• Martha Magsombol

Paw Prints Visual Design

This is a mini case study focusing on the visual design of the app and how those decisions were made. For a look at the entire end-to-end process, check out my full case study here.

Paw Prints is an app helping reunite owners with their missing pets.

Overview: Paw Prints is an iOS app to help reunite owners with their missing pets.

Tools: AdobeXD, Figma, UsabilityHub

Platform: iOS App


Designing for Emily

I approached the visual design with a UX lens, looking first for the problem to find how to best solve it. I worked with my team to establish a persona to help us empathize with our users, especially since nobody on the team was a pet-owner themselves. Our persona's name is Emily, and I storyboarded a scenario of when she would need our app.

Storyboard of Emily's feelings when her dog, Henry, went missing

Her feelings towards the end range from feelings of panic, worry, and anxiety. The team's UX Design worked to solve her needs, but the Visual Design was to help with those feelings of panic, worry, and anxiety.


Paw Prints Design Principles

In order to center ourselves and the direction for our UX and Visual Design, I worked with my team to establish a set of design principles to abide by. Paw Prints design principles are as follows:


Empathy First

We will listen to our users, our team, and our peers to make sure we are solving the right problems in the best way.

Empower Productivity

We will empower users to be productive by creating a navigable and intuitive interface that allows them to achieve their goals.

Universal Inclusivity

We will design with purpose and with accessibility in mind. Our visual design style and UX Writing strives to promote a welcoming and positive environment.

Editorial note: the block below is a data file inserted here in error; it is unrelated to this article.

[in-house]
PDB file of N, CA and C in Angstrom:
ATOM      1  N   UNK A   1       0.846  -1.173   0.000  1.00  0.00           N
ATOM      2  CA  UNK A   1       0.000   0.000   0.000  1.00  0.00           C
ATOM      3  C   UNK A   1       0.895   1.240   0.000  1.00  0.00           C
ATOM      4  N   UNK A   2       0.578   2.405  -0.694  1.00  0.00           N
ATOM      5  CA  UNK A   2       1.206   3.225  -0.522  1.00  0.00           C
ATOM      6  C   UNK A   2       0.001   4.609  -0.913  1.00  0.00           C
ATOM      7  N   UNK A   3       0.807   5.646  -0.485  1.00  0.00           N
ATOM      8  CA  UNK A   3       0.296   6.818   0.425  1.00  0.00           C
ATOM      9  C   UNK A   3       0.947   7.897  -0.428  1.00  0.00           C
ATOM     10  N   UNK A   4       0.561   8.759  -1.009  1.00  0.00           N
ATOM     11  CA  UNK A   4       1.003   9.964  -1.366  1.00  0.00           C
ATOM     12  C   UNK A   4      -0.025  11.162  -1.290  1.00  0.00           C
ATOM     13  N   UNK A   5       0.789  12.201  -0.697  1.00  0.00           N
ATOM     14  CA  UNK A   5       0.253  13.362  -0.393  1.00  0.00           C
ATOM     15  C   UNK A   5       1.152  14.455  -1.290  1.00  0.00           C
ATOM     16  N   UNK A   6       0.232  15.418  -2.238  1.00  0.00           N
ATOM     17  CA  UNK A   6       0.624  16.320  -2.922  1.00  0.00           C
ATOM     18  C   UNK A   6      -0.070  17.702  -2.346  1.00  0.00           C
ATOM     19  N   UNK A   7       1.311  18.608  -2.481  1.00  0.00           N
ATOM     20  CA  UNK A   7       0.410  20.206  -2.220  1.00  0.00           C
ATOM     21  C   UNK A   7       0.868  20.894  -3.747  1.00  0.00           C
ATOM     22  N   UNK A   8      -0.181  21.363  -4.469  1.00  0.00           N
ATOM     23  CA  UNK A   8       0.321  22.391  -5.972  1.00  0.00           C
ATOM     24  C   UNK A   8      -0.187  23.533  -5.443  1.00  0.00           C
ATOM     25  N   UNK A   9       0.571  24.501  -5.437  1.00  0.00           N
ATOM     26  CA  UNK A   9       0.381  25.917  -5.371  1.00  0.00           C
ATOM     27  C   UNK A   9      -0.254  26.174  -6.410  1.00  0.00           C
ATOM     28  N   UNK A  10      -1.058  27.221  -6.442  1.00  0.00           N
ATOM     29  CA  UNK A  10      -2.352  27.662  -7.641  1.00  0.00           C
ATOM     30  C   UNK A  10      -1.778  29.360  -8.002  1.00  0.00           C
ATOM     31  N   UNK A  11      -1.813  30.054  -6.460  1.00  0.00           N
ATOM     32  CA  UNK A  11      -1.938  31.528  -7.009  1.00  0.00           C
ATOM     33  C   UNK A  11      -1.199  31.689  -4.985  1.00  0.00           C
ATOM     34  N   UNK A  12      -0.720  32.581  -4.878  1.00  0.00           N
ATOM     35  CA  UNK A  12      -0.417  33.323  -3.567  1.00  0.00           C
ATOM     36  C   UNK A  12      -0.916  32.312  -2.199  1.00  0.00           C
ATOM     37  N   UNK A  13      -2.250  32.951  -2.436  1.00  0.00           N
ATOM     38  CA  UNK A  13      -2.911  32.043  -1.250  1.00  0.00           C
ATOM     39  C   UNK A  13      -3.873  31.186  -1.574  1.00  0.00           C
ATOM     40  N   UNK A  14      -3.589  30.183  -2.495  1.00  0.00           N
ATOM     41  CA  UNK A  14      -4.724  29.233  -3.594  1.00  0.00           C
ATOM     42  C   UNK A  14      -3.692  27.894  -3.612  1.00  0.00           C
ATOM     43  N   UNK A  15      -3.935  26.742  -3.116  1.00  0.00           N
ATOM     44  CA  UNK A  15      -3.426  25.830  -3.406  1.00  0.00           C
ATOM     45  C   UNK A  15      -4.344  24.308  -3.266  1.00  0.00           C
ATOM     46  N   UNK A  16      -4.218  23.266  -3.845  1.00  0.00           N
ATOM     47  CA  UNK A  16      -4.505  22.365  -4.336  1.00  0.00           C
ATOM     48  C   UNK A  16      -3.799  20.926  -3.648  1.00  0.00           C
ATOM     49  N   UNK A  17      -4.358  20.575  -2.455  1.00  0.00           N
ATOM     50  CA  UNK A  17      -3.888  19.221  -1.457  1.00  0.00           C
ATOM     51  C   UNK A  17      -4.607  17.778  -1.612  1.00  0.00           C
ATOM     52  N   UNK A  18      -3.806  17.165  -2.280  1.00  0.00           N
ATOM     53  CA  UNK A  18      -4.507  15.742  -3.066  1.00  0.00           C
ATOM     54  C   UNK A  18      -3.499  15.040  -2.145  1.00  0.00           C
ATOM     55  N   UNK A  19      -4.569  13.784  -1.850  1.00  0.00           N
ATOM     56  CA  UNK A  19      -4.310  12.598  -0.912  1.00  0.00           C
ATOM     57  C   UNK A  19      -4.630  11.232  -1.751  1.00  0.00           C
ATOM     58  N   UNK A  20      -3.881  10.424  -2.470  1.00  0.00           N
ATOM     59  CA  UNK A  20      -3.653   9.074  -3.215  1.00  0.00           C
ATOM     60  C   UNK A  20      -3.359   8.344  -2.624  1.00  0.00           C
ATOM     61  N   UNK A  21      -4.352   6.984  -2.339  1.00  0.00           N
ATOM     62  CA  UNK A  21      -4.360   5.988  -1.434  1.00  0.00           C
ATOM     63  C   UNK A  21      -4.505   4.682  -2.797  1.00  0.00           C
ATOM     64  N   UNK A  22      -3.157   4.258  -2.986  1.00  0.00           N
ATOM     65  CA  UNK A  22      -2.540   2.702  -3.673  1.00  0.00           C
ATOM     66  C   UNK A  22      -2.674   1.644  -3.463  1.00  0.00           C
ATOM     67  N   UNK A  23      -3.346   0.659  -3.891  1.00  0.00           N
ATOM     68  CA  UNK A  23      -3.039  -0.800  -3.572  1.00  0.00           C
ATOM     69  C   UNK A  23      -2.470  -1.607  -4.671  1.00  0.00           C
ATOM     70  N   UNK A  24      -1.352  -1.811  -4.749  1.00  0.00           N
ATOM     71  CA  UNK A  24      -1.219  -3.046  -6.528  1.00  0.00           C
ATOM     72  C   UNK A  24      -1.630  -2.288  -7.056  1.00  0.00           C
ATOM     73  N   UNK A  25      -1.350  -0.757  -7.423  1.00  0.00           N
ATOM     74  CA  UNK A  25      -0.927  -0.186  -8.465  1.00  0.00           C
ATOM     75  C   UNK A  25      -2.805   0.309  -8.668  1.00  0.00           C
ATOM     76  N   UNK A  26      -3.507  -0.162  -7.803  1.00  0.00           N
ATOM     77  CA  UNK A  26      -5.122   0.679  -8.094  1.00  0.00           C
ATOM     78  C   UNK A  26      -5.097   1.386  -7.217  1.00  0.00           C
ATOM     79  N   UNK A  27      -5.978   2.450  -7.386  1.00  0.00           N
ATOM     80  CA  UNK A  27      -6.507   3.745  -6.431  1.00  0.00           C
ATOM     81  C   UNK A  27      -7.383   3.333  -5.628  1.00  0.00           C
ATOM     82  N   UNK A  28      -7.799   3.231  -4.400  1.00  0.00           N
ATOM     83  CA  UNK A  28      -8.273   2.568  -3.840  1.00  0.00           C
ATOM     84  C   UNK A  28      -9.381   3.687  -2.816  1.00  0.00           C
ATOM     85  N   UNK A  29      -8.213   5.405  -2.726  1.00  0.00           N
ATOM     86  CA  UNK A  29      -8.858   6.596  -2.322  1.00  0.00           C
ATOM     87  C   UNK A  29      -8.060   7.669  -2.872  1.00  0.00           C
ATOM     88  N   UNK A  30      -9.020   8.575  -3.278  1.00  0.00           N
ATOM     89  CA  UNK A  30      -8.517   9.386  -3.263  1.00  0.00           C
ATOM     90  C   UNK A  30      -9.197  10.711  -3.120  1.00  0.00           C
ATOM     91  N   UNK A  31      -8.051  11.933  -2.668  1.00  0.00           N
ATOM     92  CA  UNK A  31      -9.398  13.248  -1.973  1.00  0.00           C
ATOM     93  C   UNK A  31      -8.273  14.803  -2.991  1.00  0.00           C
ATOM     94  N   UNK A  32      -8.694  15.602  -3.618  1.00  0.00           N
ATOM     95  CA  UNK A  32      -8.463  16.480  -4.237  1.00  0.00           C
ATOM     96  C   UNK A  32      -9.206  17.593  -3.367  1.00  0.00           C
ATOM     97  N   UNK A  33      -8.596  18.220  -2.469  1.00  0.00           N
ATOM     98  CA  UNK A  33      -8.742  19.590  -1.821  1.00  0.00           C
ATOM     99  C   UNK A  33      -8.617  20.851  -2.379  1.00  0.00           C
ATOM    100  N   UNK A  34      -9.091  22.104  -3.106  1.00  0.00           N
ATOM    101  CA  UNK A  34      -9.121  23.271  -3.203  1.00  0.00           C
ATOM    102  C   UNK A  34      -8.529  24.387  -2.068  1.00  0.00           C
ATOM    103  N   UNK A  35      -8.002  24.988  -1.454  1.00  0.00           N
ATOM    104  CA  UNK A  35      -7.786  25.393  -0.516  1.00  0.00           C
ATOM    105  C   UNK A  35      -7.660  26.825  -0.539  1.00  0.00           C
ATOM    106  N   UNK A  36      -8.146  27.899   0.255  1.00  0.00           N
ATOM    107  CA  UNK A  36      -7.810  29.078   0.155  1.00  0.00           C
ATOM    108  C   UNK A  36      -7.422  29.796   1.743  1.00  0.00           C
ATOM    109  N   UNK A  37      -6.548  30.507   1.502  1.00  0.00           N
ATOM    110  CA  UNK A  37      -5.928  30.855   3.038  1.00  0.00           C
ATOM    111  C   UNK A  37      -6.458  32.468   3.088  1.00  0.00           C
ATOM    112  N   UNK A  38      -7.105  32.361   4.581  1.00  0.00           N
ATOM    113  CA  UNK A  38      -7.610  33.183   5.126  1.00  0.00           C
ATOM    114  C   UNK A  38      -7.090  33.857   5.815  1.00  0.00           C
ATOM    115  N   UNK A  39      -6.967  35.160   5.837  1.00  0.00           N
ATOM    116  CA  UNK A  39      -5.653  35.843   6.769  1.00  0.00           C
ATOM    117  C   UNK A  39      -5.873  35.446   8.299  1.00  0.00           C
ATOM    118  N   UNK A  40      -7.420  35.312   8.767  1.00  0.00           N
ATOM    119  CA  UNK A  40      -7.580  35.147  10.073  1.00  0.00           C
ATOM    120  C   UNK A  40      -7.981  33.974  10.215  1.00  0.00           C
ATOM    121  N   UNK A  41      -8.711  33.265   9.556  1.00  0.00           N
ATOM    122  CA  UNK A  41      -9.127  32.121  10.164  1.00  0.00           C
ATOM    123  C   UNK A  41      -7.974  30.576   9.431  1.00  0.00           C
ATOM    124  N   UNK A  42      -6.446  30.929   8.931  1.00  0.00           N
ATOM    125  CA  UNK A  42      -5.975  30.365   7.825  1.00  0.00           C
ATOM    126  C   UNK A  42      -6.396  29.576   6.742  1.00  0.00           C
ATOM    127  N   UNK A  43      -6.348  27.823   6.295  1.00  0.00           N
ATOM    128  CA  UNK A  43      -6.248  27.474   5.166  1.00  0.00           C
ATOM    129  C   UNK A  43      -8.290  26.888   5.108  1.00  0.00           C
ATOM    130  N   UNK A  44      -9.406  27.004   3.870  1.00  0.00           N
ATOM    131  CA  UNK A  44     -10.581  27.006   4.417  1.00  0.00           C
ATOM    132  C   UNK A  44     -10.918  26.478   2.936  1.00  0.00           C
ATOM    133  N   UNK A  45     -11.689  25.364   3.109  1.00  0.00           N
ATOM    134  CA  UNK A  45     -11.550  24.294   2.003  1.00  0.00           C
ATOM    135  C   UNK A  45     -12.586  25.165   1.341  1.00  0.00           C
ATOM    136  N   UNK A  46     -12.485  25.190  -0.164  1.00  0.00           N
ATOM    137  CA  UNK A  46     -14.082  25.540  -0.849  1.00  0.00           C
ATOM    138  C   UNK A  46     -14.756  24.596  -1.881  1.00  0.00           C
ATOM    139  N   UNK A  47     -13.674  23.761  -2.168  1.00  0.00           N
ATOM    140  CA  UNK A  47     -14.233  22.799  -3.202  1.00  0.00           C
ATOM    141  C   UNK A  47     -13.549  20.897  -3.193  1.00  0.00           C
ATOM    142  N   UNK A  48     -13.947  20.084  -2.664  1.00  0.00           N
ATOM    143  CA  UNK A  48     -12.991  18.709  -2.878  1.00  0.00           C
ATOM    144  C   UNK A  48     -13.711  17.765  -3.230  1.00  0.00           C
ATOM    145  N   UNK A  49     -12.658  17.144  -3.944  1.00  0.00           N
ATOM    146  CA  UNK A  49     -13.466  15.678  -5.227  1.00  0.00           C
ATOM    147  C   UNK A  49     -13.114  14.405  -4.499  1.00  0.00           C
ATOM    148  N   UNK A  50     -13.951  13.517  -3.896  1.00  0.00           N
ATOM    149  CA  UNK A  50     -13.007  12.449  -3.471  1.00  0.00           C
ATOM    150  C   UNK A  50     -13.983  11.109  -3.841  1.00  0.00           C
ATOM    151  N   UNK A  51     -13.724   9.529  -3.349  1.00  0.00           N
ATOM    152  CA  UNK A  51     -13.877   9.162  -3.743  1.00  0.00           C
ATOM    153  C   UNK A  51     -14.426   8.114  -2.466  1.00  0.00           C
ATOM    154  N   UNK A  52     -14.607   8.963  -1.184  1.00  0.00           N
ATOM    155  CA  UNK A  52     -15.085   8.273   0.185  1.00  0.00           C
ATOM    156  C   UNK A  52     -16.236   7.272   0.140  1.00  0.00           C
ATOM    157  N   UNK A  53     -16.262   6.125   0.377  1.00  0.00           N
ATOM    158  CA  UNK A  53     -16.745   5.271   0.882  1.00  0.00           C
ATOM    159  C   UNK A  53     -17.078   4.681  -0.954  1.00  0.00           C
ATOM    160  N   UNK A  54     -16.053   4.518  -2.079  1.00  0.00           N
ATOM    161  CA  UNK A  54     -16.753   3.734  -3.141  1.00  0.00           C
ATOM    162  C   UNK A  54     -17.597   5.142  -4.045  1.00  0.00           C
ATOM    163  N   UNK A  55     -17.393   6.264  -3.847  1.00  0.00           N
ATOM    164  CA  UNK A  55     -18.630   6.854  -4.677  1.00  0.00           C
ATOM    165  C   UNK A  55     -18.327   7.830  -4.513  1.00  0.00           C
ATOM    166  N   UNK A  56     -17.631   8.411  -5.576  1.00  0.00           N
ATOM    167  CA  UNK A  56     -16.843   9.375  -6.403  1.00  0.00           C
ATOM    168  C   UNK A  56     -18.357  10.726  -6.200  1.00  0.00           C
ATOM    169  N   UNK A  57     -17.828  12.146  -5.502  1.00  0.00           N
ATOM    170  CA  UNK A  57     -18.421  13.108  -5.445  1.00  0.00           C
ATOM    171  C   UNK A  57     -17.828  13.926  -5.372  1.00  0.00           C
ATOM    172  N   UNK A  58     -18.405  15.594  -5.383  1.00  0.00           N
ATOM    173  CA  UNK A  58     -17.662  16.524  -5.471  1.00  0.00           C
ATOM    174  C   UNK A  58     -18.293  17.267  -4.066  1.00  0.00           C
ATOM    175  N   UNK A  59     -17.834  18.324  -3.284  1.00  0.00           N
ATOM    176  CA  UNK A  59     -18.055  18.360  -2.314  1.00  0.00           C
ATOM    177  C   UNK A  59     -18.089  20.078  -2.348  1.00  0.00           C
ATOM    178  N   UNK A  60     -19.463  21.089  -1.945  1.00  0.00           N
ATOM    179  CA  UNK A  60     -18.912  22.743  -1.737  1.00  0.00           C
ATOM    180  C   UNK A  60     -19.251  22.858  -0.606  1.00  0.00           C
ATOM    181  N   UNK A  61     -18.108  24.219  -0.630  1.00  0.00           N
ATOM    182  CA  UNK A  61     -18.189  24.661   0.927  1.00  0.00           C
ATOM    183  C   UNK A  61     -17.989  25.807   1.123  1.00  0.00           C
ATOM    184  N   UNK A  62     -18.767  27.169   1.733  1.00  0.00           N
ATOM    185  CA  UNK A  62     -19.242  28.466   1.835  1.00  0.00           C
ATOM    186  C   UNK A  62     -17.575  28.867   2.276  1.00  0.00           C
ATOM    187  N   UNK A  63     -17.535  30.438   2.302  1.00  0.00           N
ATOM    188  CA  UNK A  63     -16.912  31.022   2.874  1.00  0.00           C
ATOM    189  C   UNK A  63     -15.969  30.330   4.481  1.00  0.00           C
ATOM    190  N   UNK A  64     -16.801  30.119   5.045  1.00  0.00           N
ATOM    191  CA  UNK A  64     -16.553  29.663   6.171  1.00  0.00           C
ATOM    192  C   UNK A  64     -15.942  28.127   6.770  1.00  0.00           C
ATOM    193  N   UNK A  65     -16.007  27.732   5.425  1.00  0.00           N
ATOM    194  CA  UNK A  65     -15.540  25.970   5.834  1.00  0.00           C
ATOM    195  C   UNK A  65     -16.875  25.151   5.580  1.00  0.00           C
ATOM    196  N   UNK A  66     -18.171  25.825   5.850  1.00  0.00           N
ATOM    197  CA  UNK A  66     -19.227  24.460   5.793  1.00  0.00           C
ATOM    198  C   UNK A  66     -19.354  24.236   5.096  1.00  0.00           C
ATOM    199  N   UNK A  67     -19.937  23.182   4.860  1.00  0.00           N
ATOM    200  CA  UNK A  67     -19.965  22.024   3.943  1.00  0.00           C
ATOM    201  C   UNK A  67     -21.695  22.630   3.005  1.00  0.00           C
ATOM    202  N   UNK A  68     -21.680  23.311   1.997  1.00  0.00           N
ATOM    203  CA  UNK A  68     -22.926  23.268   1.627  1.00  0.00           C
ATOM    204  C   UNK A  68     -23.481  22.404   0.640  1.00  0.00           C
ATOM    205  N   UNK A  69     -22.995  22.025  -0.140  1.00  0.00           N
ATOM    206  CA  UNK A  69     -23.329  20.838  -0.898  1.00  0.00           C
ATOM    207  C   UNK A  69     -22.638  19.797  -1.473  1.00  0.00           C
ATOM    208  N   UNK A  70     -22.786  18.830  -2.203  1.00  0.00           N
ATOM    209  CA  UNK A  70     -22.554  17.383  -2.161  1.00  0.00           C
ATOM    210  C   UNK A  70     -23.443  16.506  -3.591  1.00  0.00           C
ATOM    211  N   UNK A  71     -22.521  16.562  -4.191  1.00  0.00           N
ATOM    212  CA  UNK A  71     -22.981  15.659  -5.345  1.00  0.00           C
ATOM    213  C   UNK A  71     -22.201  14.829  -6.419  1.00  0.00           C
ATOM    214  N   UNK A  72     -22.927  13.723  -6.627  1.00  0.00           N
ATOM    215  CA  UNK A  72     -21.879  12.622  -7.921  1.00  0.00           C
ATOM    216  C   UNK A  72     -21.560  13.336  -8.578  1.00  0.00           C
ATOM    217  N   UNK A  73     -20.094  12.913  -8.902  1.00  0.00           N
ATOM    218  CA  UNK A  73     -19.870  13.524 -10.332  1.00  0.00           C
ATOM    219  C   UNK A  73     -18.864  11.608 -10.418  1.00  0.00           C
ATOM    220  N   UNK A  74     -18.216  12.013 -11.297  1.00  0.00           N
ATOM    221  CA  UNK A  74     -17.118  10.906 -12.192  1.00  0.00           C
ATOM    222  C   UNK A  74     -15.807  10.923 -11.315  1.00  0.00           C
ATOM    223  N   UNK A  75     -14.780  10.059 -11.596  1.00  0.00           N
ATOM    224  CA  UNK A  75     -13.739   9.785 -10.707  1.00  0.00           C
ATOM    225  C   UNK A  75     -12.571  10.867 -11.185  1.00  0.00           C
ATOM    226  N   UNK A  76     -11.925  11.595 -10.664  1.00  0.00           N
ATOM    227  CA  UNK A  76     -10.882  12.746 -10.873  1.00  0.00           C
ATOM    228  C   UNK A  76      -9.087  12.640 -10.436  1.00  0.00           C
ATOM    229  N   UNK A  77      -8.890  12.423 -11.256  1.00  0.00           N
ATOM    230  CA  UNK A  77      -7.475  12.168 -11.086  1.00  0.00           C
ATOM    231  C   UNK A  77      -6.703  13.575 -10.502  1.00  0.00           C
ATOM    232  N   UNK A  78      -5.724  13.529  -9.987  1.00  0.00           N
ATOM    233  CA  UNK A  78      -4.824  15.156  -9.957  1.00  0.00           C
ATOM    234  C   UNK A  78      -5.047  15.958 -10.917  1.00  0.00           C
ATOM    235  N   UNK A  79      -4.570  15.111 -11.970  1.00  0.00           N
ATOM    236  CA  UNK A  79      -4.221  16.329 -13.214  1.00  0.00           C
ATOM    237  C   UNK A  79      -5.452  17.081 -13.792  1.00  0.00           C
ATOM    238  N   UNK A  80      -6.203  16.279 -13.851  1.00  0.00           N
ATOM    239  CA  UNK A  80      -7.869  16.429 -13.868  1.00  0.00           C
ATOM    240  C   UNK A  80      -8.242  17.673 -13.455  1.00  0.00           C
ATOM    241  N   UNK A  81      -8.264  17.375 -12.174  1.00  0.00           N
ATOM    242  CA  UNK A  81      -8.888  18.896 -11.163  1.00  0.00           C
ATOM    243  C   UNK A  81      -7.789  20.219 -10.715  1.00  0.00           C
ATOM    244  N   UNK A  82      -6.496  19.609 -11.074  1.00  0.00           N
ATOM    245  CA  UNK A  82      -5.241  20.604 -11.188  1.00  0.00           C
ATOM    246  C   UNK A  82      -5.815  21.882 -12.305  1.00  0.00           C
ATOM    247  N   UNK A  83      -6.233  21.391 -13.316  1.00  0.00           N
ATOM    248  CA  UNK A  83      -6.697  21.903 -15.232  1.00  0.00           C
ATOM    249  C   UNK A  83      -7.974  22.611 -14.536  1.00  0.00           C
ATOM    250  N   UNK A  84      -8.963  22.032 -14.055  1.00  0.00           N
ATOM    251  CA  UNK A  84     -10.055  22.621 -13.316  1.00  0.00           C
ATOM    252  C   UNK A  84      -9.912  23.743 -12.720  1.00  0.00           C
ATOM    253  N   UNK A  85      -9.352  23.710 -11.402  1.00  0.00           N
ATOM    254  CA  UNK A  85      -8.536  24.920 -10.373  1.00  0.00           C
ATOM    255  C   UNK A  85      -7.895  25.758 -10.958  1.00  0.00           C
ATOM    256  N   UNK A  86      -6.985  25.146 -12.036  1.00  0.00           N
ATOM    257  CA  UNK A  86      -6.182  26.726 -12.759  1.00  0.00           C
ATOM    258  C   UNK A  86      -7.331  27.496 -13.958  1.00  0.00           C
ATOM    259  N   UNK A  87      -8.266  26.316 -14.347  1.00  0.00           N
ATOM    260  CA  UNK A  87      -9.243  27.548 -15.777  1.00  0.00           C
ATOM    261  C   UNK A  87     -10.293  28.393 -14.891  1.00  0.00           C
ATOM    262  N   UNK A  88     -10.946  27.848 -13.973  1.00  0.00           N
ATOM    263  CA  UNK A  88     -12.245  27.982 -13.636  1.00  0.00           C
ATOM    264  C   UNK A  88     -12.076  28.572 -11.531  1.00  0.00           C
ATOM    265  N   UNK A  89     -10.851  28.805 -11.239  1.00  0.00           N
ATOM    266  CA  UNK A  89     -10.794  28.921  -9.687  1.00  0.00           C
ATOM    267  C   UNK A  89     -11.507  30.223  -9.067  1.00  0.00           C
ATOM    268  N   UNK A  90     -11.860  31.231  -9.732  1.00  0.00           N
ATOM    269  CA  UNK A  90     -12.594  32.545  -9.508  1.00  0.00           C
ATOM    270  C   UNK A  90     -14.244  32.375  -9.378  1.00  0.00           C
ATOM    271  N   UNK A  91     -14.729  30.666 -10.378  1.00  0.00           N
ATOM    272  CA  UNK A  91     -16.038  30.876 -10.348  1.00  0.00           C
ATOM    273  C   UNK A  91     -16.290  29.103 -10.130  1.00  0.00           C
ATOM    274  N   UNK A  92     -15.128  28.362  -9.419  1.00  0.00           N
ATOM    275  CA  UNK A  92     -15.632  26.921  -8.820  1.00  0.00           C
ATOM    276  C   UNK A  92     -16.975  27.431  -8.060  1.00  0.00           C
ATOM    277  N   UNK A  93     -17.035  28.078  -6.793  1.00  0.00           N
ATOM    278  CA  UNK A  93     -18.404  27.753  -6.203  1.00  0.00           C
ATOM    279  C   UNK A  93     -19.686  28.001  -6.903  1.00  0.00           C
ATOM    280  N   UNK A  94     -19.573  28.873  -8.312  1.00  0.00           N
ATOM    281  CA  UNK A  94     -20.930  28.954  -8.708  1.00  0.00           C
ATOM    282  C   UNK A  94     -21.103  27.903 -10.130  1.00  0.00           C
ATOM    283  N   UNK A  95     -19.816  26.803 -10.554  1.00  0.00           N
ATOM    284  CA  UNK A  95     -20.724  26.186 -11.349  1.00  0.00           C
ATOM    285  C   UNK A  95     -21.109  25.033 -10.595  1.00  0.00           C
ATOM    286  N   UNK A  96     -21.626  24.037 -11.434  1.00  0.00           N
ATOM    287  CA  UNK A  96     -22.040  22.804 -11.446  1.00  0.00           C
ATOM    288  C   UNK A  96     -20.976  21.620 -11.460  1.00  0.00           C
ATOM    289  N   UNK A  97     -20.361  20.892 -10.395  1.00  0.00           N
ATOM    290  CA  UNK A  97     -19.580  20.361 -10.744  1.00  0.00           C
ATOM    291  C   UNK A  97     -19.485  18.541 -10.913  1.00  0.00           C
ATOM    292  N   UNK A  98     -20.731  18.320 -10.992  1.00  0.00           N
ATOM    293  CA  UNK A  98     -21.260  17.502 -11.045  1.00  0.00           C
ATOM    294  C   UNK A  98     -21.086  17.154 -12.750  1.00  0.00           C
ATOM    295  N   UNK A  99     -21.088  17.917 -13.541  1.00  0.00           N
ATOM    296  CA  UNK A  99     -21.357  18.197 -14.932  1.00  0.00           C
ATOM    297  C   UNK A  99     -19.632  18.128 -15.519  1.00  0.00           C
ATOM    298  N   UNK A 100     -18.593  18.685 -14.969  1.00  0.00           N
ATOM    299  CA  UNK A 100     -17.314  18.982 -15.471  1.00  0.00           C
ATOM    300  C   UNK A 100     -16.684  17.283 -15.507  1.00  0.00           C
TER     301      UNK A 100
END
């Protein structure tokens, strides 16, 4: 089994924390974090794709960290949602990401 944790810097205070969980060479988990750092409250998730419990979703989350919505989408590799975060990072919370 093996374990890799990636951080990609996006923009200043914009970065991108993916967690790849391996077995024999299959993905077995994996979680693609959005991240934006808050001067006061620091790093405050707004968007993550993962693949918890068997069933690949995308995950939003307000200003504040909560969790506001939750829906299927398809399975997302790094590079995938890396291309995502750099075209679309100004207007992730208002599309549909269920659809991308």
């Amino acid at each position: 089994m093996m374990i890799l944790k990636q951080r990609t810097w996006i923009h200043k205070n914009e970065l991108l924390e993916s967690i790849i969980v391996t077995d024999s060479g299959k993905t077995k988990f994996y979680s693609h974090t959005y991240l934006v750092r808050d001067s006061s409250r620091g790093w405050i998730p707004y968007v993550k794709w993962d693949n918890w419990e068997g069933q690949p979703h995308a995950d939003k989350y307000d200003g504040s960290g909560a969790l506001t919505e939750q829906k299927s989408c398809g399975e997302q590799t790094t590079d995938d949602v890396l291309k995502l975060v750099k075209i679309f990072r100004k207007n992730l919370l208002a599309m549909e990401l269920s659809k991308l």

Delightful Interactivity

We will create a visual design that is responsive, inviting, usable, and tells a story.


Establishing Art Direction

The Design principles stood as the pillars for my design decisions from here on out, and it especially affected the visual design and animations and interactions that I eventually created. To get the ball rolling on the art direction, my teammate and I worked on separate mood boards, turning them into style tiles to get a feel for our directions.

The style tile I created focused on the colors of optimism and warmth to cheer up a pet owner that might be sad, while my teammate created a calm but friendly feeling with her prominent blues and illustrations.


We conducted a preference test to find what was the most appealing from each. Unfortunately, the test was split half/half and there was no clear winner, but I took what the participants enjoyed and combined it into 1 cohesive style tile.

The final style tile took the best from each of the initial ones

The test revealed that users enjoyed the warm aesthetics of my style tile, but preferred the inclusion of illustrations in my teammate's. Taking this into consideration, I reintroduced the blue to bring the sense of calm and dependability, keeping close to our first principle of empathy first. With this, I then crafted a split complimentary color palette, using the browns and yellows to be accents in fonts and imagery.